Songs

Villanelle

by Camille Saint-Saëns From Vieilles chansons (1921)

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Text & Translation

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Villanelle
French source: Théophile Gautier

Quand viendra la saison nouvelle,
Quand auront disparu les froids,
Tous les deux, nous irons, ma belle,
Pour cueillir le muguet au bois;
Sous nos pieds égrénant les perles
Que l'on voit, au matin trembler,
Nous irons écouter les merles
Siffler.

Le printemps est venu, ma belle;
C'est le mois des amants béni;
Et l'oiseau, satinant son aile,
Dit des vers au rebord du nid.
Oh ! viens donc sur le banc de mousse
Pour parler de nos beaux amours,
Et dis-moi de ta voix si douce:
«Toujours !»

Loin, bien loin égarant nos courses,
Faisons fuir le lapin caché,
Et le daim au miroir des sources
Admirant son grand bois penché ;
Puis chez nous tout joyeux, tout aises,
En paniers, enlaçant nos doigts,
Revenons rapportant des fraises
Des bois.

Villanelle
English translation © Richard Stokes

When the new season comes,
When the cold has gone,
We two will go, my sweet,
To gather lilies-of-the-valley in the woods;
Scattering as we tread the pearls of dew
We see quivering each morn,
We’ll go and hear the blackbirds
Sing!

Spring has come, my sweet;
It is the season lovers bless,
And the birds, preening their wings,
Sing songs from the edge of their nests.
Ah! Come, then, to this mossy bank
To talk of our beautiful love,
And tell me in your gentle voice:
Forever!

Far, far away we’ll stray from our path,
Startling the rabbit from his hiding-place
And the deer reflected in the spring,
Admiring his great lowered antlers;
Then home we’ll go, serene and at ease,
And entwining our fingers basket-like,
We’ll bring back home wild
Strawberries!

Villanelle
French source: Théophile Gautier

Villanelle
English source: Richard Stokes

Quand viendra la saison nouvelle,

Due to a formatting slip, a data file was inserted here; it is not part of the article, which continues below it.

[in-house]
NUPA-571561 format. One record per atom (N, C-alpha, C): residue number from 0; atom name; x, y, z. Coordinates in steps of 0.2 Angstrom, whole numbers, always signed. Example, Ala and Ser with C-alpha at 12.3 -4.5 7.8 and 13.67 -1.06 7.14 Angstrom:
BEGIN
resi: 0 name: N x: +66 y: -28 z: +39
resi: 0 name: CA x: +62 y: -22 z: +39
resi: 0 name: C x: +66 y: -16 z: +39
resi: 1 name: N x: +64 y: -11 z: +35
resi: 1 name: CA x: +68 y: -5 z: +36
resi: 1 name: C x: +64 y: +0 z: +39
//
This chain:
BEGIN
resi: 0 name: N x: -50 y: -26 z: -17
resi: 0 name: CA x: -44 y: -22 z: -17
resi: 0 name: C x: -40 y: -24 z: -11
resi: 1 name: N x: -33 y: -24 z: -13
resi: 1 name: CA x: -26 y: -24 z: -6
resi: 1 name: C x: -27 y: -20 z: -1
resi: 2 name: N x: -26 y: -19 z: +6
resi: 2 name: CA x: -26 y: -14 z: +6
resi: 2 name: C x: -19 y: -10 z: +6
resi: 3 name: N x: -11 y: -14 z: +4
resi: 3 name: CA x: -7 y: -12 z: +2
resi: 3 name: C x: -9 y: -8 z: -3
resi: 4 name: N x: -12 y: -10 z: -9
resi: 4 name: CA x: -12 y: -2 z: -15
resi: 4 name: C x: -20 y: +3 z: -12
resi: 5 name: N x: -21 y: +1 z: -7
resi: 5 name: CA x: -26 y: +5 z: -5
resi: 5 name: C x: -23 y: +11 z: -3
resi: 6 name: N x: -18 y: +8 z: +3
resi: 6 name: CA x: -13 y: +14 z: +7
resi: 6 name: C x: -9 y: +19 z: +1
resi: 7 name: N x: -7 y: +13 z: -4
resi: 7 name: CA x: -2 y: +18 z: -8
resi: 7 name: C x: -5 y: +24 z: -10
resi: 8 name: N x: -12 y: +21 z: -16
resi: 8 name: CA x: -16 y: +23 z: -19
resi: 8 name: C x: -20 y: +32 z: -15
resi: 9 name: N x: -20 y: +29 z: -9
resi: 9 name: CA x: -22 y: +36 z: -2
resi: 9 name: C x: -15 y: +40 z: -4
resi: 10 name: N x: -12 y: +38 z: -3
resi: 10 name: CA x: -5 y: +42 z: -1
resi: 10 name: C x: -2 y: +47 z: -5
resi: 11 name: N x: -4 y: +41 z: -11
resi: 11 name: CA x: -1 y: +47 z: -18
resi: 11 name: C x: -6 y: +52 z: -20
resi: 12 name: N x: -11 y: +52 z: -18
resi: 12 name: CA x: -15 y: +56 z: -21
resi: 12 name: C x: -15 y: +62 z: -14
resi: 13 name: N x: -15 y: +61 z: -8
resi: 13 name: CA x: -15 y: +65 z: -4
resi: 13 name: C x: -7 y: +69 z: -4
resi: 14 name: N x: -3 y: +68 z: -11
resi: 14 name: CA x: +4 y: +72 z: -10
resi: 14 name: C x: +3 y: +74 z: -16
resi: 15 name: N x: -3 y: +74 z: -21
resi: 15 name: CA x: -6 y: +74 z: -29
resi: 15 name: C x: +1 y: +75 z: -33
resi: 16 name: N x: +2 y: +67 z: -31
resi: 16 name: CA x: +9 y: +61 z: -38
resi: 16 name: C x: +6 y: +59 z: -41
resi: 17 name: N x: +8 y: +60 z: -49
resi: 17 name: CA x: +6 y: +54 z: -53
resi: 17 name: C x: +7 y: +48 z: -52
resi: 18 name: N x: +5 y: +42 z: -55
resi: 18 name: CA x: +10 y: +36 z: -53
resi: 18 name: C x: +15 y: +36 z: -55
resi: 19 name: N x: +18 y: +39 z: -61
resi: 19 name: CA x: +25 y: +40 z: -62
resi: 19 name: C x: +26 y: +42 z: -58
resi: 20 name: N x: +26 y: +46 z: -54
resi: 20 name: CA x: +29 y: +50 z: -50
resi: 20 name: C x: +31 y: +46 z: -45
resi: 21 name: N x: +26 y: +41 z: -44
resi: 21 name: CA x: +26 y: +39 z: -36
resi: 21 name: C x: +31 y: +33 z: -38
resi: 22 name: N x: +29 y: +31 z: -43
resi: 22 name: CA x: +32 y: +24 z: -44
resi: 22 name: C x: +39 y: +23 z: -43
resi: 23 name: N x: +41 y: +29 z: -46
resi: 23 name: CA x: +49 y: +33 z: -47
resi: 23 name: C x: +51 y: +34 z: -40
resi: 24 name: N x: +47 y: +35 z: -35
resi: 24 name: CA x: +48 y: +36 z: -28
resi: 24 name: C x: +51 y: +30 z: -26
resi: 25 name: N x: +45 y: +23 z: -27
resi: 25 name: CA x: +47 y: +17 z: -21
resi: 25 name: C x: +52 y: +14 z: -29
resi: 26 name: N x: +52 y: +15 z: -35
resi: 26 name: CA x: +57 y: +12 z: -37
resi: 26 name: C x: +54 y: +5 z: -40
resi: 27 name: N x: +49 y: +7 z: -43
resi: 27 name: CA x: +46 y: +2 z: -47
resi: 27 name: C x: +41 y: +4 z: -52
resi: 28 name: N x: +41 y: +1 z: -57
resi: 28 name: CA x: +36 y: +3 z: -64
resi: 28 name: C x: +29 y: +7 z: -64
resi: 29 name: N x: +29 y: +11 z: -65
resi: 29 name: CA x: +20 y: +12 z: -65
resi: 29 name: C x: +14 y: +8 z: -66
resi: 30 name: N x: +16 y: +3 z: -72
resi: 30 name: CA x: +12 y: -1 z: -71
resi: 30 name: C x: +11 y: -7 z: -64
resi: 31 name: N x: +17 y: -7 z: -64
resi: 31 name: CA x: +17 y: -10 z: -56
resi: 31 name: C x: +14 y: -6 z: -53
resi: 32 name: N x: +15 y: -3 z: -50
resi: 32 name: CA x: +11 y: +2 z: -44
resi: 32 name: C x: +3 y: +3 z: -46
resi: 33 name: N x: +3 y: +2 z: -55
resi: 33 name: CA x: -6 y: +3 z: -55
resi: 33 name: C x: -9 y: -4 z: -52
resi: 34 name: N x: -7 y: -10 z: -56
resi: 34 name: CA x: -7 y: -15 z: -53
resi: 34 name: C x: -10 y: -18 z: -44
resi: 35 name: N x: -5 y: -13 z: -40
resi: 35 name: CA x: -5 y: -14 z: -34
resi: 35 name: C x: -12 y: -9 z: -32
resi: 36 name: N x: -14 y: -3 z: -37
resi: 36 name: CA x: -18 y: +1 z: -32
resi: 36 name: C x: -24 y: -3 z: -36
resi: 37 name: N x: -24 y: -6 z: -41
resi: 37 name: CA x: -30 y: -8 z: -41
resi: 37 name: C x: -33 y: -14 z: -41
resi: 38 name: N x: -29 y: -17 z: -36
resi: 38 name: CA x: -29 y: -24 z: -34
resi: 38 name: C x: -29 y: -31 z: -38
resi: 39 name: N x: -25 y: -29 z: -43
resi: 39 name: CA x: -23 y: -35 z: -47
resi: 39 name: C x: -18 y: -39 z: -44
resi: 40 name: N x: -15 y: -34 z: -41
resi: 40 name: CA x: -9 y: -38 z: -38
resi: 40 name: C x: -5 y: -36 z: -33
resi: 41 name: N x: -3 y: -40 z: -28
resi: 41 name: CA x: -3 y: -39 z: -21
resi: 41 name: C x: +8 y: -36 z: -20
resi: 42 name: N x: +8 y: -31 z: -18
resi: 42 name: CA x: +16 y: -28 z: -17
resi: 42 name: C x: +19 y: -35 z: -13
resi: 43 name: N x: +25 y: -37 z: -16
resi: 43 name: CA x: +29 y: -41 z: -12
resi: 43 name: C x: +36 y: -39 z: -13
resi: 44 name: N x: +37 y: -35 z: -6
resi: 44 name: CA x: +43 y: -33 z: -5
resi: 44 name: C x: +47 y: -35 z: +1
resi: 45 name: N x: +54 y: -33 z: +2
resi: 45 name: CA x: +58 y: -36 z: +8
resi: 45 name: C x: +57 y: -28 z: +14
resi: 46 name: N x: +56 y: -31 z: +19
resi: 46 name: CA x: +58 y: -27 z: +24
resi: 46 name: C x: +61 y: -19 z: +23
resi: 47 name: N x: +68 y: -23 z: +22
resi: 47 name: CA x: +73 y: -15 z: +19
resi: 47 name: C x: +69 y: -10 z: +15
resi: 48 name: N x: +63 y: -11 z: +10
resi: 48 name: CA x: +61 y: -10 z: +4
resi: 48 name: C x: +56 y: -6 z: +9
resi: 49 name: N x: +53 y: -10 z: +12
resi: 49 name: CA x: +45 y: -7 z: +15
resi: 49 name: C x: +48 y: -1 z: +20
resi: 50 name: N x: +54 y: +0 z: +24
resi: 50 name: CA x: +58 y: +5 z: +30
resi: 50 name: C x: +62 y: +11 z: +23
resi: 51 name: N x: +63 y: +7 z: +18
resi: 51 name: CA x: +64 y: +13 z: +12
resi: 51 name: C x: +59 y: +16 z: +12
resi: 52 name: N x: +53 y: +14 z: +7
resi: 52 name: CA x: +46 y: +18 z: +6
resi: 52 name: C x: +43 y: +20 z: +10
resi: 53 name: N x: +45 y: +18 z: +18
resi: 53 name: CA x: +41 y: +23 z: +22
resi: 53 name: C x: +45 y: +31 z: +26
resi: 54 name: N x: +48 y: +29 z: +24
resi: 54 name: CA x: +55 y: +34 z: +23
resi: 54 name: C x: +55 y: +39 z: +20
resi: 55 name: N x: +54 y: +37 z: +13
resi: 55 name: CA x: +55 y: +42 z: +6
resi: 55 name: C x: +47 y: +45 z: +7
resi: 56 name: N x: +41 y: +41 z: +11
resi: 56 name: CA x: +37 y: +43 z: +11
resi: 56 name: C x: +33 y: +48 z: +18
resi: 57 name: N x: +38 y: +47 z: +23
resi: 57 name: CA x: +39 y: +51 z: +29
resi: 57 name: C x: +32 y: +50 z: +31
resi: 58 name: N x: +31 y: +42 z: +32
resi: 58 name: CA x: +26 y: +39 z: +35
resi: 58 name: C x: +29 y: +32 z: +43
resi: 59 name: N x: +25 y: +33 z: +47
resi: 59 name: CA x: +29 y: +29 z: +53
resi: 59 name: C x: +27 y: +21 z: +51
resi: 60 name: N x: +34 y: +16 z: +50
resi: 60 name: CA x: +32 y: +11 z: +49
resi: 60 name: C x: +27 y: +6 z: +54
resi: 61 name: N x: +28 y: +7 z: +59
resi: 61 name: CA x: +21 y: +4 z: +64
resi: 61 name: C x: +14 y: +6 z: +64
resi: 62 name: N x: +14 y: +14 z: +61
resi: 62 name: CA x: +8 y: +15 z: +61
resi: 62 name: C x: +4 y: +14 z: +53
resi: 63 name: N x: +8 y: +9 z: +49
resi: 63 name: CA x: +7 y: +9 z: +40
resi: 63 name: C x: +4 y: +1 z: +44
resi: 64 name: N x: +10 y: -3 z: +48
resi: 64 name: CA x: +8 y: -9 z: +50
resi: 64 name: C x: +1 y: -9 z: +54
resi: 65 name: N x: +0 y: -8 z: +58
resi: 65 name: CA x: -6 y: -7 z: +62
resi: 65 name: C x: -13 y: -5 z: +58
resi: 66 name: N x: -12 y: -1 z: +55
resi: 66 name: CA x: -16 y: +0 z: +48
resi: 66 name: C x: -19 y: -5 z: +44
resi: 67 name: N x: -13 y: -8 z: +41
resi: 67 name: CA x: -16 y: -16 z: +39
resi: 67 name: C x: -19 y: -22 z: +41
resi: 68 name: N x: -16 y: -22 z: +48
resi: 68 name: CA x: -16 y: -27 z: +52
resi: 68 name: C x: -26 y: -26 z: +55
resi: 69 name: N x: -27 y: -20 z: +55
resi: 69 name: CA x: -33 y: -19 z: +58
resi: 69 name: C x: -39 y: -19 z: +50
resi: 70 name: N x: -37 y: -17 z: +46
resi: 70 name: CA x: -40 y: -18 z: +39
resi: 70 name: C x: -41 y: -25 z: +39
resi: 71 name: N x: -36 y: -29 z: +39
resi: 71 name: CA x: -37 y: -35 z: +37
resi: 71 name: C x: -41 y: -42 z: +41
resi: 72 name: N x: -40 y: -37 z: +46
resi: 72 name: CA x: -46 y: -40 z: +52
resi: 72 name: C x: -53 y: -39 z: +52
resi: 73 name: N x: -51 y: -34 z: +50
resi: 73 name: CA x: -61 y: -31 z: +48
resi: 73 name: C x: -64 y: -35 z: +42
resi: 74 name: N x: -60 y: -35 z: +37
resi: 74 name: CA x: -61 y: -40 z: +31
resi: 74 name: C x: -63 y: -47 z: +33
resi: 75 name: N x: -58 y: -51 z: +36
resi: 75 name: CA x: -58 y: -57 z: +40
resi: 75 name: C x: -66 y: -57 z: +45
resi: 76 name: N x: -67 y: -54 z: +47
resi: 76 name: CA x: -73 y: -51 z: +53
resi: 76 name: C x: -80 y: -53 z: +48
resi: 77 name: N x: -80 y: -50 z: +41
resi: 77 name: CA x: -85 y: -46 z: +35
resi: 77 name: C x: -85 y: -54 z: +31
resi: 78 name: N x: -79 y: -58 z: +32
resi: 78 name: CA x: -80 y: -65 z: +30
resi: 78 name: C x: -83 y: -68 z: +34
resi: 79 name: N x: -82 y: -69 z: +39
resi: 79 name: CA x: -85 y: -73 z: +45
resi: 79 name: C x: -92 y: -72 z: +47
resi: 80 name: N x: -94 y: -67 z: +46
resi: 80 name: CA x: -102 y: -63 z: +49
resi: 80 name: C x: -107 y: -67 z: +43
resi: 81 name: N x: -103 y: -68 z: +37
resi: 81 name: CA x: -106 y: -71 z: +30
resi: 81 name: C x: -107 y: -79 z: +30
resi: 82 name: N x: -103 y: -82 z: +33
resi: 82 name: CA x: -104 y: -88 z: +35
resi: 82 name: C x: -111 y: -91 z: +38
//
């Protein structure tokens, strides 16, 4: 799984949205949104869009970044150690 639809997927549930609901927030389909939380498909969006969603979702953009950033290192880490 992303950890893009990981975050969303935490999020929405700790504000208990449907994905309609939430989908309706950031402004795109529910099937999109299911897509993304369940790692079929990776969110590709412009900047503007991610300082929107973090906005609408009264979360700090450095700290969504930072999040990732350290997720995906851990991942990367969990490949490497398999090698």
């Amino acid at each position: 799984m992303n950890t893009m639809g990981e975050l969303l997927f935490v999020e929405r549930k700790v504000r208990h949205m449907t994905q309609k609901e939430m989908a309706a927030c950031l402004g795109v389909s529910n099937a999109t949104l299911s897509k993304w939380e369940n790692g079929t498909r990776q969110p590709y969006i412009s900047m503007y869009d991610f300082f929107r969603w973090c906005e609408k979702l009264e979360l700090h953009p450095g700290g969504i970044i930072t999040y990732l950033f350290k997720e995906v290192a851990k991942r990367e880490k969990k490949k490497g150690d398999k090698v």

When the new season comes,
Quand auront disparu les froids,
When the cold has gone,
Tous les deux, nous irons, ma belle,
We two will go, my sweet,
Pour cueillir le muguet au bois;
To gather lilies-of-the-valley in the woods;
Sous nos pieds égrénant les perles
Scattering as we tread the pearls of dew
Que l'on voit, au matin trembler,
We see quivering each morn,
Nous irons écouter les merles
We’ll go and hear the blackbirds
Siffler.
Sing!

Le printemps est venu, ma belle;
Spring has come, my sweet;
C'est le mois des amants béni;
It is the season lovers bless,
Et l'oiseau, satinant son aile,
And the birds, preening their wings,
Dit des vers au rebord du nid.
Sing songs from the edge of their nests.
Oh ! viens donc sur le banc de mousse
Ah! Come, then, to this mossy bank
Pour parler de nos beaux amours,
To talk of our beautiful love,
Et dis-moi de ta voix si douce:
And tell me in your gentle voice:
«Toujours !»
Forever!

Loin, bien loin égarant nos courses,
Far, far away we’ll stray from our path,
Faisons fuir le lapin caché,
Startling the rabbit from his hiding-place
Et le daim au miroir des sources
And the deer reflected in the spring,
Admirant son grand bois penché ;
Admiring his great lowered antlers;
Puis chez nous tout joyeux, tout aises,
Then home we’ll go, serene and at ease,
En paniers, enlaçant nos doigts,
And entwining our fingers basket-like,
Revenons rapportant des fraises
We’ll bring back home wild
Des bois.
Strawberries!

Composer

Camille Saint-Saëns

Charles-Camille Saint-Saëns was a French composer, organist, conductor, and pianist of the Romantic era. A musical prodigy, he gave his first concert at only 10 years old, before studying at the Paris Conservatoire. Information from Wikipedia.…

Poet

Théophile Gautier

Pierre Jules Théophile Gautier was a French poet, dramatist, novelist, journalist, and art and literary critic. While Gautier was an ardent defender of Romanticism, his work is difficult to classify and remains a point of reference for many…

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